Speaking of Putin, in March, he was reelected to a fourth term as Tsar— err, I mean President of Russia. In this hotly contested race, his only competitor was a Muppet.

In the world of sports, 2018 saw the Winter Olympics held in the mountains of PyeongChang, South Korea. It featured many dangerous and icy sports that no one understands. Norway won all the metals because most of their athletes descend from the Abominable Snowman. Meanwhile, back in the United States, disgruntled NFL football fans decided that ‘having principles’ meant they would set their own shoes on fire.

In further national news, the Dow Jones Industrial Average, often used as a measure of the strength of the US economy, bounced around this year, from awesome highs, to terrible lows as 2018 drew to a close. This pattern oddly matched the demand for romaine lettuce and the popularity of Rosanne Barr. I don’t think these things are related, though.

Finally, in digital news, the most popular video game of the year was Fortnite. I suppose it’s better than the Pokémon Go craze of a few years ago. At least no one’s falling off cliffs or getting hit by cars while playing the game. But, Fortnite still has its shortcomings. Thousands of addicted kids are secretly gaming in the classroom on smartphones that they aren’t even supposed to have in school. And if that wasn’t enough, it’s also teaching an entire generation how to incorrectly spell the word ‘fortnight.’ This might be the most upsetting problem of all.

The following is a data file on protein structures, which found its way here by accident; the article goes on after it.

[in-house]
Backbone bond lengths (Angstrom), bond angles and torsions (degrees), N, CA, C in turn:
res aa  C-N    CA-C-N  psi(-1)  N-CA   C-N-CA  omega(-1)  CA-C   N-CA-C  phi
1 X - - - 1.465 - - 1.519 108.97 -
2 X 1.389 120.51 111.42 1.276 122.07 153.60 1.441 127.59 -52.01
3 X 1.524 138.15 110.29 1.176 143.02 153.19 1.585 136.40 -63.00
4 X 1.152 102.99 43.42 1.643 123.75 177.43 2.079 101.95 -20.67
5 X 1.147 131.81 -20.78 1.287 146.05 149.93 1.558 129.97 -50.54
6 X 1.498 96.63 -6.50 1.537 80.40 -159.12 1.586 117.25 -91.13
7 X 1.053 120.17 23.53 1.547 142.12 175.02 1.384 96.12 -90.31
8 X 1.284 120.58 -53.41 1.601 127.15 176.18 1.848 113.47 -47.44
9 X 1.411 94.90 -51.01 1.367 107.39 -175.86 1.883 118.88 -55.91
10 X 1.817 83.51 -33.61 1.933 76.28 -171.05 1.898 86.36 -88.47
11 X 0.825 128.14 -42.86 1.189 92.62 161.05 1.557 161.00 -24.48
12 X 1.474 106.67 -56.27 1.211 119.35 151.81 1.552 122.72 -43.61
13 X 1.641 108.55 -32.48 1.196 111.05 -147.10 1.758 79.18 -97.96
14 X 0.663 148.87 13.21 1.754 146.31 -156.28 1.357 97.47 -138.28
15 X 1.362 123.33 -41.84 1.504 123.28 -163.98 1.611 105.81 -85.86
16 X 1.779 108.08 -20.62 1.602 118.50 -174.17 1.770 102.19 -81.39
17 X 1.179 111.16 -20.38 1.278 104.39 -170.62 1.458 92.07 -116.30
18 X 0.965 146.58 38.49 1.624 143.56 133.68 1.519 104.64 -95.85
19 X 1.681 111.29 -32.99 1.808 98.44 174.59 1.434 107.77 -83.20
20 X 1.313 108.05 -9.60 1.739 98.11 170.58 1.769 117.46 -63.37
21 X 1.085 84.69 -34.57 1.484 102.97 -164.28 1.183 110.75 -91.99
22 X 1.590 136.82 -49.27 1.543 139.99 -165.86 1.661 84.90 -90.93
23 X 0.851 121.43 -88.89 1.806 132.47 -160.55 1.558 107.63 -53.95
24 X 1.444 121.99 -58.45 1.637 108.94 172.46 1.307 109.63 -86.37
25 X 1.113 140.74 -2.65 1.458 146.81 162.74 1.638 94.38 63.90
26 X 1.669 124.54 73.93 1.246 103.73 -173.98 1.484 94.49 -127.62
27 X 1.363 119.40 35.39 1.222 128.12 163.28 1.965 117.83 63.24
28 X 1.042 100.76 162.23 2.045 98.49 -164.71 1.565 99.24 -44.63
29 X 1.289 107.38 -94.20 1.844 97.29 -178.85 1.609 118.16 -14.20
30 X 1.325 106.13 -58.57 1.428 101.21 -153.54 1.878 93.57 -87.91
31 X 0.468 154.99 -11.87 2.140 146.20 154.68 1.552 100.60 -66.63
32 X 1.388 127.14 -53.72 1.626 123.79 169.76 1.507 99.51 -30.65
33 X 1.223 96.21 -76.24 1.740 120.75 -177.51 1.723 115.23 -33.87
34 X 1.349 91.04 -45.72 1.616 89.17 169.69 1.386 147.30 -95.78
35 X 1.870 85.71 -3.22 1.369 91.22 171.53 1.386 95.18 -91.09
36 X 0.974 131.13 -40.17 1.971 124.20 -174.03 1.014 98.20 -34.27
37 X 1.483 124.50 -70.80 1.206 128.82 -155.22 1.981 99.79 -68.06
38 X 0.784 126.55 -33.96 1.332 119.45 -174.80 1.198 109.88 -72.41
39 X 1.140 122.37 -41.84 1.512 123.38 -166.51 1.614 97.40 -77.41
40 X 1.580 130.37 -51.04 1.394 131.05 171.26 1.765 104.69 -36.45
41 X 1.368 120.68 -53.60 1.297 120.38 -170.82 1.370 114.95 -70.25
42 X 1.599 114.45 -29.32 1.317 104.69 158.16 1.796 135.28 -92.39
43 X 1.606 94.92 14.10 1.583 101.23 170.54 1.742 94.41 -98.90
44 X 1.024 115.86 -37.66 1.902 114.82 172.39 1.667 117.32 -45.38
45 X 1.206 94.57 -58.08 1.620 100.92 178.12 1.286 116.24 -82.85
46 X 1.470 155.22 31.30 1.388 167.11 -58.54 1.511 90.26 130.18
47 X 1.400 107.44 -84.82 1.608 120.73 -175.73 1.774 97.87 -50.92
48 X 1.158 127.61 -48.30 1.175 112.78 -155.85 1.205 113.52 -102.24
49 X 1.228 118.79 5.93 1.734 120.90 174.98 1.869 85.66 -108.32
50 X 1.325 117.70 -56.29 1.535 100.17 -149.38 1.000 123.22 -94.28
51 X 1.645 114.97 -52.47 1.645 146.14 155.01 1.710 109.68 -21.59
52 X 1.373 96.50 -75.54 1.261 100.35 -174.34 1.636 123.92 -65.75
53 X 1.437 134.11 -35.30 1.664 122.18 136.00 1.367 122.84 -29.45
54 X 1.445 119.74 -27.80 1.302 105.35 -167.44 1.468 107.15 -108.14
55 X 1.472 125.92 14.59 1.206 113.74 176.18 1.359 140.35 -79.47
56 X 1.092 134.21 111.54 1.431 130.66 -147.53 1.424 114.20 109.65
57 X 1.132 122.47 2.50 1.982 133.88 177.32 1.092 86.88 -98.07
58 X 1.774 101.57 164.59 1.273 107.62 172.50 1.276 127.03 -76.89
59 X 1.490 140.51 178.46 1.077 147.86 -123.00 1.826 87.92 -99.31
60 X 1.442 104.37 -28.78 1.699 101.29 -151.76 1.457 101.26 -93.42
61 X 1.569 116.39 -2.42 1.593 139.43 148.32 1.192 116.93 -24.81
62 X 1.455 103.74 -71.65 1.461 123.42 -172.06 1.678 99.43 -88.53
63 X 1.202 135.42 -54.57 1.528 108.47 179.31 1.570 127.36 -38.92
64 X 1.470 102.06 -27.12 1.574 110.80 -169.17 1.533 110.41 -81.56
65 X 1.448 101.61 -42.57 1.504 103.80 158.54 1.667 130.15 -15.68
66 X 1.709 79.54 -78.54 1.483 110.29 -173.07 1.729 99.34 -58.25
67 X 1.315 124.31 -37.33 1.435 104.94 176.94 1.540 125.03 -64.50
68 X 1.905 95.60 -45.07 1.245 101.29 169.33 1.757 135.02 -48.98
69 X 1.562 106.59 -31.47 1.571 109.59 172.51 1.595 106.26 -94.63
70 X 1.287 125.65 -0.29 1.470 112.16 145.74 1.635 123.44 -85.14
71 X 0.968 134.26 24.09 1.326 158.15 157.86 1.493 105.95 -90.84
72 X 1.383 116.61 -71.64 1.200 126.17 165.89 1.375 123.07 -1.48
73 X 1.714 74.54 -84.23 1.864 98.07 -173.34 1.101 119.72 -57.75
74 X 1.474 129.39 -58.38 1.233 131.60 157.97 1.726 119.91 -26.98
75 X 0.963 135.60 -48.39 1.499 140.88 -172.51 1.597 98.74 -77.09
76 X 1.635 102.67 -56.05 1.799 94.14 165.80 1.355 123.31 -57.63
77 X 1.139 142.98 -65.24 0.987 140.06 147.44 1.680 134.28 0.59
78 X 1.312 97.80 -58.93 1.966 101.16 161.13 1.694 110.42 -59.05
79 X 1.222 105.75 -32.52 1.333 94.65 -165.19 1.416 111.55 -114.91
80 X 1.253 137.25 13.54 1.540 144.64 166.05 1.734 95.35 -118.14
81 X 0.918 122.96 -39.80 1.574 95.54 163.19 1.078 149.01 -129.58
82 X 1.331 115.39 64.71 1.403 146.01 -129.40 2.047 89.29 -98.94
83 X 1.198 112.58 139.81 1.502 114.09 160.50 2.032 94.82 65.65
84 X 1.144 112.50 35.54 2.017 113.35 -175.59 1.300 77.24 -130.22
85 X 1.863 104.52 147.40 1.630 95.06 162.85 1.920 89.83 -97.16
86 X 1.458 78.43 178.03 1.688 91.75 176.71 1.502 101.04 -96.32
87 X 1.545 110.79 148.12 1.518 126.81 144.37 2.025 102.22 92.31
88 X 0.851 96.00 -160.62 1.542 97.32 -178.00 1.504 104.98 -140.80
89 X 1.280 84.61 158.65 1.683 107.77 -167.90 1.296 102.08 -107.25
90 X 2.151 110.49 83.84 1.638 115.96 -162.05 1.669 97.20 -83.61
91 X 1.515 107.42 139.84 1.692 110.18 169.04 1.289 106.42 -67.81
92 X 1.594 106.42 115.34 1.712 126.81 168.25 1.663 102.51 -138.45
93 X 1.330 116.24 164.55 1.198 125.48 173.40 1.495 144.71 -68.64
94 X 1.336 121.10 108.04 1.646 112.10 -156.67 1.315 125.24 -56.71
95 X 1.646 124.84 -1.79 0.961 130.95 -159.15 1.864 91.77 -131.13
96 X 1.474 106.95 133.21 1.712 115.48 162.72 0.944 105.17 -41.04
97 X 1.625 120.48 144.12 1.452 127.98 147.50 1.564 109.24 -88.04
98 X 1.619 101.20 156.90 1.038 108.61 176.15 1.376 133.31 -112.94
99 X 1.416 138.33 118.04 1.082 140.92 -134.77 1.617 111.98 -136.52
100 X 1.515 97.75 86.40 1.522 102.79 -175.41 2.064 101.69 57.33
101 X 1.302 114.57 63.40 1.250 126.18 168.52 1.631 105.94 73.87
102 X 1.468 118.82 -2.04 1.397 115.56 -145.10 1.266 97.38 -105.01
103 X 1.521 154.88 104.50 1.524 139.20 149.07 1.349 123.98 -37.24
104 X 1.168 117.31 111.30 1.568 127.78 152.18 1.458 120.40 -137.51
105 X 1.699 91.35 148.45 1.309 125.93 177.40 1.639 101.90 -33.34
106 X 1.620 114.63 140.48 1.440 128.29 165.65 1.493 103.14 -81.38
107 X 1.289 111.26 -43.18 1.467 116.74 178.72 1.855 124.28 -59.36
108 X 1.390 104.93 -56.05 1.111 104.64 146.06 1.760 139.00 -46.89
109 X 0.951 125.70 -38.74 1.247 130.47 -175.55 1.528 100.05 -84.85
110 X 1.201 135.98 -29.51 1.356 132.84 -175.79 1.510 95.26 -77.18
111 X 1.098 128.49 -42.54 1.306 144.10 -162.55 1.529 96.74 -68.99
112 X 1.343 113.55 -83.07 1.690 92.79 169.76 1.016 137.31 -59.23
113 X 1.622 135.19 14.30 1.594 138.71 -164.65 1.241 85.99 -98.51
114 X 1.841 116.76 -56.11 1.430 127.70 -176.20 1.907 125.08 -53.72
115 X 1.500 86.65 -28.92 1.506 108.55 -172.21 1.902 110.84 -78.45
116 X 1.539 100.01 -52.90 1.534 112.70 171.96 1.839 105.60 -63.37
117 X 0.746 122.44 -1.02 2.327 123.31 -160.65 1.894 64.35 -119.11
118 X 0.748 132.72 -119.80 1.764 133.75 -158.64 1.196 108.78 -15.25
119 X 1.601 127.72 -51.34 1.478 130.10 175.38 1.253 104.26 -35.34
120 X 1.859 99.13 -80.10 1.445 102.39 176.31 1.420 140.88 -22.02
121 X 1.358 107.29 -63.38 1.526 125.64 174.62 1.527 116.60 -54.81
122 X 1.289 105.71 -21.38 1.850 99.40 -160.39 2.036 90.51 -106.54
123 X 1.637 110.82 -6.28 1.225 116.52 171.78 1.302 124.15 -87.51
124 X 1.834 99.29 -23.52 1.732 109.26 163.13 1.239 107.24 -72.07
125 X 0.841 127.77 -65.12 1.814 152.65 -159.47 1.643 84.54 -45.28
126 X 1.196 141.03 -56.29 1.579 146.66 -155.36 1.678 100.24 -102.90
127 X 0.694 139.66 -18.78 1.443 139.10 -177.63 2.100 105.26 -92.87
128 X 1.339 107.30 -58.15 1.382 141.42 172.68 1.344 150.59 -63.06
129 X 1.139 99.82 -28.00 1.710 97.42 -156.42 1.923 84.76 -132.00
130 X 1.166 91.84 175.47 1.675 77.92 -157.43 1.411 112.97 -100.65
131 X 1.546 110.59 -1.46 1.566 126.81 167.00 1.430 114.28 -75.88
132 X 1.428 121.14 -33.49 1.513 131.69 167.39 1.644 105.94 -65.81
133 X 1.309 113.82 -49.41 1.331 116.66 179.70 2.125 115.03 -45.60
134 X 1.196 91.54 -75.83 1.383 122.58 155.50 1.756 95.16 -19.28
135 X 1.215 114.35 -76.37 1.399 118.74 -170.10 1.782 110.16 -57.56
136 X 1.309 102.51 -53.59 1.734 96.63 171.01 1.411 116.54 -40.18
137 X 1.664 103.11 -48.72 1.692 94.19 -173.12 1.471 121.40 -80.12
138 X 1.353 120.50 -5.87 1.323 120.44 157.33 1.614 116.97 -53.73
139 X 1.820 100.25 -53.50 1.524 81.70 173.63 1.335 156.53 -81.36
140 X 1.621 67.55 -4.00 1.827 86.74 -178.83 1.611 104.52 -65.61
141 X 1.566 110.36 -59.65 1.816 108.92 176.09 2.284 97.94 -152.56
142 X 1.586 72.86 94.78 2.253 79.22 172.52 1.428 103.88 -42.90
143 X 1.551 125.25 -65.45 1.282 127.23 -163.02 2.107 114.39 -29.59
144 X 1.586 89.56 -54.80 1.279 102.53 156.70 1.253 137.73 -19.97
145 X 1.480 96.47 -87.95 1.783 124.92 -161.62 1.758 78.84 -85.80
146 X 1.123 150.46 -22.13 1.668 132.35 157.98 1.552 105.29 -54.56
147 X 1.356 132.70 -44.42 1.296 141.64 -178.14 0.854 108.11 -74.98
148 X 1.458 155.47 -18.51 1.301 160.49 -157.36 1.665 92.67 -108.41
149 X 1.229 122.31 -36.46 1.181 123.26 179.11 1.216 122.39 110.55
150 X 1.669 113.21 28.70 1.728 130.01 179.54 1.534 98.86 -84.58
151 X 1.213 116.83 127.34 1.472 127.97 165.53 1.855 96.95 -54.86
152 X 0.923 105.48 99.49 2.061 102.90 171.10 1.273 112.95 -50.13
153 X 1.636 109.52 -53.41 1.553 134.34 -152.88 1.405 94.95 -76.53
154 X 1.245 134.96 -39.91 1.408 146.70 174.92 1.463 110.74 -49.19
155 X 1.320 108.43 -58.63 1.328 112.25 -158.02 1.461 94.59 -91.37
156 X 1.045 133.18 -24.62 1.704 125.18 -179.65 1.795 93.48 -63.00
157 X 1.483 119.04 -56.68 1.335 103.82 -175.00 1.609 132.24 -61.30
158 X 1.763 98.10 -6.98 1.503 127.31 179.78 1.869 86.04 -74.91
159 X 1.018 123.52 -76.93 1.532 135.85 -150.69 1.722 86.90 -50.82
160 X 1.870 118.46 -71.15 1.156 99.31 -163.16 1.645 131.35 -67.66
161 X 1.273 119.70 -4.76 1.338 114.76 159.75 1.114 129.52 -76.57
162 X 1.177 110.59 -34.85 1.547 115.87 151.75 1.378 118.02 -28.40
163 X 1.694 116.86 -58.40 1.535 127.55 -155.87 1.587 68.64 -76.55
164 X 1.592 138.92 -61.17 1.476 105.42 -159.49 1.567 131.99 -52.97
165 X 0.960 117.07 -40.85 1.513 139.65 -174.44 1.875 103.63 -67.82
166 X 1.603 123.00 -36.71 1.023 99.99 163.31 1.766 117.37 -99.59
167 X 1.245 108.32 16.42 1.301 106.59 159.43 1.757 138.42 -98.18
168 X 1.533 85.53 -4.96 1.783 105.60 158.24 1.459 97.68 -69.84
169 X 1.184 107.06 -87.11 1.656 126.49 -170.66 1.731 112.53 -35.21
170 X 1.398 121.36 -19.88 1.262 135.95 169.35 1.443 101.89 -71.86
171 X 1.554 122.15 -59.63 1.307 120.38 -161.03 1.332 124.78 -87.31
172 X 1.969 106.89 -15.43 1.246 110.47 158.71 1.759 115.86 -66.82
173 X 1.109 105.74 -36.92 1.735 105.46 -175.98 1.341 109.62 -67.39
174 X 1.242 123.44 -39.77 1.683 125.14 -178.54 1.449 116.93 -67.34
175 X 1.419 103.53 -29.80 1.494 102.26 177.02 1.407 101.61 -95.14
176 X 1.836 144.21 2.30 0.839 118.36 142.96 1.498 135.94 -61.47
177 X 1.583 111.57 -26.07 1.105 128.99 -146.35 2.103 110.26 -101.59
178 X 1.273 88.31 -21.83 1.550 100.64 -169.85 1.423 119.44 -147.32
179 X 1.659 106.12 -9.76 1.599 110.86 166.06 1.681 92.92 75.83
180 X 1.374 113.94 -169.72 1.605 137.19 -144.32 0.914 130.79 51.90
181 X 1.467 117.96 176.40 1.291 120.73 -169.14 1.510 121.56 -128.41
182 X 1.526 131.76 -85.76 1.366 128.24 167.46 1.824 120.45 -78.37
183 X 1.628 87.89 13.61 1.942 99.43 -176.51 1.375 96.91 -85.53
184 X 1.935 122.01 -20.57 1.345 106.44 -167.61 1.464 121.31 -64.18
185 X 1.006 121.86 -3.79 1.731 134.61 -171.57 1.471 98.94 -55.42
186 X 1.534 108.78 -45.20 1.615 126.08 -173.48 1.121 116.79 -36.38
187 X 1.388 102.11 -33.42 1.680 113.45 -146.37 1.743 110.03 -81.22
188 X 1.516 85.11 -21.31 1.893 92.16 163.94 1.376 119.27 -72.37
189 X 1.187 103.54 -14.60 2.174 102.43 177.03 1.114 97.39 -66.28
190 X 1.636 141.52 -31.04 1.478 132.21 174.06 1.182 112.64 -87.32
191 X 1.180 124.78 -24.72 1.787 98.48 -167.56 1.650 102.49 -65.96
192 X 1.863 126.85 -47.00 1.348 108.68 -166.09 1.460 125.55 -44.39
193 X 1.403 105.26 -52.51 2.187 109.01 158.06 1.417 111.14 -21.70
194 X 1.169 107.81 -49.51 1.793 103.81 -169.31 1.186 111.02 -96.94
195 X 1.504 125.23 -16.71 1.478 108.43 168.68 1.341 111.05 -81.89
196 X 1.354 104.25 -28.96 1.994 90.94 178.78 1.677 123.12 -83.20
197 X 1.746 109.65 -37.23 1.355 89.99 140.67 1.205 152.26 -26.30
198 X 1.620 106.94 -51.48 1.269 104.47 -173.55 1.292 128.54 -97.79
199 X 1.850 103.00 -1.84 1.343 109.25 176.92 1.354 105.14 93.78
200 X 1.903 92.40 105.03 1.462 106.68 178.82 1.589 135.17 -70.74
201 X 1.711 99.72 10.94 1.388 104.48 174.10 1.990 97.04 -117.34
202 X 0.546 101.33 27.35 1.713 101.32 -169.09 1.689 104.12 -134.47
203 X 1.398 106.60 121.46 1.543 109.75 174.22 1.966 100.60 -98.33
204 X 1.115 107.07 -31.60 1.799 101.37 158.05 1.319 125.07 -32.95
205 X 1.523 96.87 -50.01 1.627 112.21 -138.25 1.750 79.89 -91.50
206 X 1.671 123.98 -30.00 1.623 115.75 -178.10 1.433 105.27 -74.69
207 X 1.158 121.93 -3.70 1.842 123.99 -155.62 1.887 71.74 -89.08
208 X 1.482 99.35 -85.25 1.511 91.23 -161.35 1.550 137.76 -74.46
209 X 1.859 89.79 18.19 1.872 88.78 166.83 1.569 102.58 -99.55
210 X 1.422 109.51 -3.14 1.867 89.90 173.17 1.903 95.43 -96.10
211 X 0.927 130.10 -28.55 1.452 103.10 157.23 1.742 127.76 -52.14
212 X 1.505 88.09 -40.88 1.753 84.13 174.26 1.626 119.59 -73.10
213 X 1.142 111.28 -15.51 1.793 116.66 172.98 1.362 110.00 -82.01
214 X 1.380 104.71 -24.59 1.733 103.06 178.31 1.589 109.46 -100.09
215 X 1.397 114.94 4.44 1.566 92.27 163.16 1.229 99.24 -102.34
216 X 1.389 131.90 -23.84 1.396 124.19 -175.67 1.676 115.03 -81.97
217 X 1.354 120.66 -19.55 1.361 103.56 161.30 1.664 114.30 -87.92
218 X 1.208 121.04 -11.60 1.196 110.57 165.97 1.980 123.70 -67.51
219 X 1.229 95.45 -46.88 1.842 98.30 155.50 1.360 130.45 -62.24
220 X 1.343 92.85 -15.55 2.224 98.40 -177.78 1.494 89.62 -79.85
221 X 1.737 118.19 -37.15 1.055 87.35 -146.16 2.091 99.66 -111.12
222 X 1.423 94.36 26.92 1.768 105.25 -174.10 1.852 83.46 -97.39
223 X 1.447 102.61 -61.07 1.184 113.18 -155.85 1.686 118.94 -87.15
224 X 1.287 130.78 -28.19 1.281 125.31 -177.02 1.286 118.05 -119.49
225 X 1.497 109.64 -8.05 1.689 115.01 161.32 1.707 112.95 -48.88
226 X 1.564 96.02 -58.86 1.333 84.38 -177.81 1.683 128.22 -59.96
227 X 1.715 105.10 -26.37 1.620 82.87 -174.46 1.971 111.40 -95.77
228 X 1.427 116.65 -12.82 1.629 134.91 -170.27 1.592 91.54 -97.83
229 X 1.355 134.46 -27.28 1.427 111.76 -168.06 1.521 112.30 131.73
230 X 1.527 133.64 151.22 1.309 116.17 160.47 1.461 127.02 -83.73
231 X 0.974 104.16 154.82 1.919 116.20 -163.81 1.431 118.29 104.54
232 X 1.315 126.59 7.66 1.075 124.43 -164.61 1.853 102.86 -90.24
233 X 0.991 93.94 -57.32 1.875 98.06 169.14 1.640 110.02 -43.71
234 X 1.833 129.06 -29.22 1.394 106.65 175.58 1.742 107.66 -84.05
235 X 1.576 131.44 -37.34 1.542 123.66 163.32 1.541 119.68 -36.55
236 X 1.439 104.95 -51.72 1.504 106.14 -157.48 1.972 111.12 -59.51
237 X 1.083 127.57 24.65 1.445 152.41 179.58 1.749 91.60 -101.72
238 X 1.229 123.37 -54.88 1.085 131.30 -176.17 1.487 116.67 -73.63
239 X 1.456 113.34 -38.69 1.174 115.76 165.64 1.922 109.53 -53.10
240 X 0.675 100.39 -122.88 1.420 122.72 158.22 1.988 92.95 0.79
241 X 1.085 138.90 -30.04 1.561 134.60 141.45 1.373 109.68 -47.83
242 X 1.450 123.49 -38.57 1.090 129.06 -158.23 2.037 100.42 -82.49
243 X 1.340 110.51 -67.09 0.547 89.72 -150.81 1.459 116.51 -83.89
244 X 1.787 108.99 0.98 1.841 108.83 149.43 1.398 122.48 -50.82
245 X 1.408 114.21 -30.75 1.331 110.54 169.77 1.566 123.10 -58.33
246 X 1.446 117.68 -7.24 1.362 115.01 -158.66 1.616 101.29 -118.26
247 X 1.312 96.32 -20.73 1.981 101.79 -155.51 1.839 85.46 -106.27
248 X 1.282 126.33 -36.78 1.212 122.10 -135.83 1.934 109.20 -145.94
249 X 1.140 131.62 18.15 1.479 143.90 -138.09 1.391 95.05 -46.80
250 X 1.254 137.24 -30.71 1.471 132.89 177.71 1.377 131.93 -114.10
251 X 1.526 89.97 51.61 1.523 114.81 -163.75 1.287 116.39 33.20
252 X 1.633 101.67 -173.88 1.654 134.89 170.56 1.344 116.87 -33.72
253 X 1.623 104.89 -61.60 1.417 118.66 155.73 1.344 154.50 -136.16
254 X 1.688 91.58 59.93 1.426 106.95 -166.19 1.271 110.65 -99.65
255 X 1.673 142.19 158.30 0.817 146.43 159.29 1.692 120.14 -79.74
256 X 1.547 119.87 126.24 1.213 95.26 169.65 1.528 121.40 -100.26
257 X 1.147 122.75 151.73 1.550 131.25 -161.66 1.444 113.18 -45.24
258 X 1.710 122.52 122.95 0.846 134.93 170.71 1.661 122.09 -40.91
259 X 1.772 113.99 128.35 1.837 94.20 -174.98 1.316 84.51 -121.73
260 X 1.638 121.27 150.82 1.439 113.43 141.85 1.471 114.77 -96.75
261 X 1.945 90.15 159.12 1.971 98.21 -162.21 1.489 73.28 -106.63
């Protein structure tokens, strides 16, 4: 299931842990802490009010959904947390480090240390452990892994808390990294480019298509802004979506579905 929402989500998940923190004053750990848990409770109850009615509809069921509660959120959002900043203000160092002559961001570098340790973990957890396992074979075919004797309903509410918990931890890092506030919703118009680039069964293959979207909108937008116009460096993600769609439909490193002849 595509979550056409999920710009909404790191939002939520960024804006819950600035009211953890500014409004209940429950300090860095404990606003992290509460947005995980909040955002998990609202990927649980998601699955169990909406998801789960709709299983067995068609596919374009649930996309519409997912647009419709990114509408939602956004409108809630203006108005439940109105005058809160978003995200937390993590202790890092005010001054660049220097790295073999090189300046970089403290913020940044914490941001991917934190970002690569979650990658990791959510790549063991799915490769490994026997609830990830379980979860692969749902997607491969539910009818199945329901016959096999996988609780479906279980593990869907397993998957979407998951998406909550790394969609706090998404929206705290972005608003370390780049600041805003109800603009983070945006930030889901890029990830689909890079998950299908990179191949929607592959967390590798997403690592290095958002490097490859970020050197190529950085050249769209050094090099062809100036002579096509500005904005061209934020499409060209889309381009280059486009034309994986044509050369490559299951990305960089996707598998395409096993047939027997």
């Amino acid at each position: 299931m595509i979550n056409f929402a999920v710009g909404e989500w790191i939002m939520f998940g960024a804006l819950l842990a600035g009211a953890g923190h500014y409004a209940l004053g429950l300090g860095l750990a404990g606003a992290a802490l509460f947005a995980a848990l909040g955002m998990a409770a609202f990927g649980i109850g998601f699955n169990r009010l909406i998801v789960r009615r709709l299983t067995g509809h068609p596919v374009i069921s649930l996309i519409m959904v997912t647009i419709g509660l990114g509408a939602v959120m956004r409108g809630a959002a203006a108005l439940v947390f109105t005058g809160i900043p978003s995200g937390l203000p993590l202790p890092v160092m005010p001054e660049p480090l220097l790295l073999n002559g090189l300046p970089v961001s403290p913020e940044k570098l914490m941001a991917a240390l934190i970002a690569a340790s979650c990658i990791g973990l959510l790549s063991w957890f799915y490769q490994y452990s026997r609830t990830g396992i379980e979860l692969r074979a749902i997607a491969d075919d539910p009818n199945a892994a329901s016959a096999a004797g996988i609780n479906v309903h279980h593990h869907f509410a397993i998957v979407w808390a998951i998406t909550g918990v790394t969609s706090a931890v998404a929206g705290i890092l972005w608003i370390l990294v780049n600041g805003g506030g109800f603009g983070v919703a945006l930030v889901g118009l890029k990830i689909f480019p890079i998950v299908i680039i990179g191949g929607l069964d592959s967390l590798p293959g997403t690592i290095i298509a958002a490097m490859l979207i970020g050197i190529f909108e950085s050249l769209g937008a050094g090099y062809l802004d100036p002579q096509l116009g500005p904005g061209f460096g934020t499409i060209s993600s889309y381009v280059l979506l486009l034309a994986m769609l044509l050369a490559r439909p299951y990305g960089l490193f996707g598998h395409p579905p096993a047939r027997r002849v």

So, I’d like to take this opportunity to remind everyone that the word ‘fortnight’ is actually what you call a two-week period of time. Let’s say your child gets in trouble at school for punching a teacher in the face that’s trying to take away their smartphone. An apt punishment for this behavior would be deactivating their Fortnite account for at least a fortnight.

Lastly, I dearly hope that 2019 brings a little more stability for all of us— and a little less uncertainty. And if we’ve got to eat so much pizza in Patterson, for the sake of our colons, I sure hope we can have some romaine lettuce to go along with it.

After all, 2019 is less than a fortnight away…